The United States of America is a unique, goofy place and Fourth of July seems to bring about a universal patriotic mood – especially in our Nation’s Capital! While eagles typically come to mind as the symbol of the States, did you know the U.S. has an official national tree? Only formally recognized in 2004 (!) Congress named the Oak tree as our national tree. No species, just the genus Quercus. To celebrating this stately tree, and our beloved country, we’re spending the month of July highlight Oak species prevalent in D.C. Next up is the Pin Oak, the second most common of street tree oaks!
The stately and towering Quercus palustrus is known as the pin oak. Perhaps one of the most abundant oaks in the United States, the pin oak can be found in almost all corners of the lower 48 states and has even adapted well to its introduction in Australia and is now common there as well. Illustrative of its large range is the pin oak’s versatility: it is used by hundreds of local and city governments as canopy cover in public places such as parks, public buildings, and along streets and boulevards. In D.C. is it is the second most commonly planted street tree and an excellent addition to a home (we can help you plant one for free!).
One of the characteristics that make the pin oak the tree of choice for these uses is its distinctive growth habit and handsome shape. The pin oak grows in an attractive pyramidal form with a straight and dominant trunk that firmly anchors the tree. The lower branches sweep out wide and droop slightly while the upper branches go from a horizontal to an upright angle as they reach the top.
Although the possible planting zones for the pin oak are large and varied, it is a picky tree when it comes to soil type. Quercus palustris requires acidic, moist soil and cannot tolerate a pH level of 7 or above. Nevertheless, it is tolerant of compacted soil and urban conditions. The pin oak can even adapt to flooding conditions by developing a fibrous and very shallow root system.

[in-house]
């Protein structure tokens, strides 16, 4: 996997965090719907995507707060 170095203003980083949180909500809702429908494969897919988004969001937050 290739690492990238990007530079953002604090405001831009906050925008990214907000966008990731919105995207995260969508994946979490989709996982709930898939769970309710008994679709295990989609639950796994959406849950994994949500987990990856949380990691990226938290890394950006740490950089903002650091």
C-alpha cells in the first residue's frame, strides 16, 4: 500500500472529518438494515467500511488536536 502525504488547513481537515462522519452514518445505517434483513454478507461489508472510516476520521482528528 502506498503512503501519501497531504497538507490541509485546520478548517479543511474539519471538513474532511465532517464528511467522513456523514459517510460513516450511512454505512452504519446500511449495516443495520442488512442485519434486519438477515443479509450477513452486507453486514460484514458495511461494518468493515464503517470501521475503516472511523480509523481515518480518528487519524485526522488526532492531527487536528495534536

Growing to a height of 60 to 70 feet, the pin oak is a medium-sized tree and has broad, lobed leaves. The leaves have deep sinuses and contain 5 to 7 lobes that typically have 3 to 4 bristles extending from the tip. In autumn, the leaves can turn anywhere from a bronze to a rustic red color. The bark is fairly smooth and tight, developing small fissures as the tree ages. The pin oak’s acorns are smaller than most other oaks and are topped by a thin cap and the flowers are small inconspicuous spheres extending from the branches.
Historic uses of the pin oak include examples of the use of its bark in an intestinal remedy concocted by Native Americans and its name is said to have been derived from the early use of its wood as ‘pins’ during the colonial and frontier age that would hold the frames of buildings and structures together.
By far the most important condition affecting the pin oak is the onset of Chlorosis that comes from being improperly planted in soils that are too alkaline for the tree to transport enough iron from its roots to the upper structure of the tree, resulting in sickly white leaves that cannot photosynthesize properly. Otherwise, this species has no particular diseases or pests that are not common to other species of oaks.
As the pin oaks are so popular and widely planted, in many cases it takes no more than a walk around the block to find an example of this hard-working and picturesque tree in your neighborhood! Be sure to look for the bristles on the tips of the leaves or the thin caps on the acorns and you have found a magnificent example of Quercus palustris.
Editor’s note: We originally posted this Pin Oak profile in 2012 as part of our Tree of the Month series.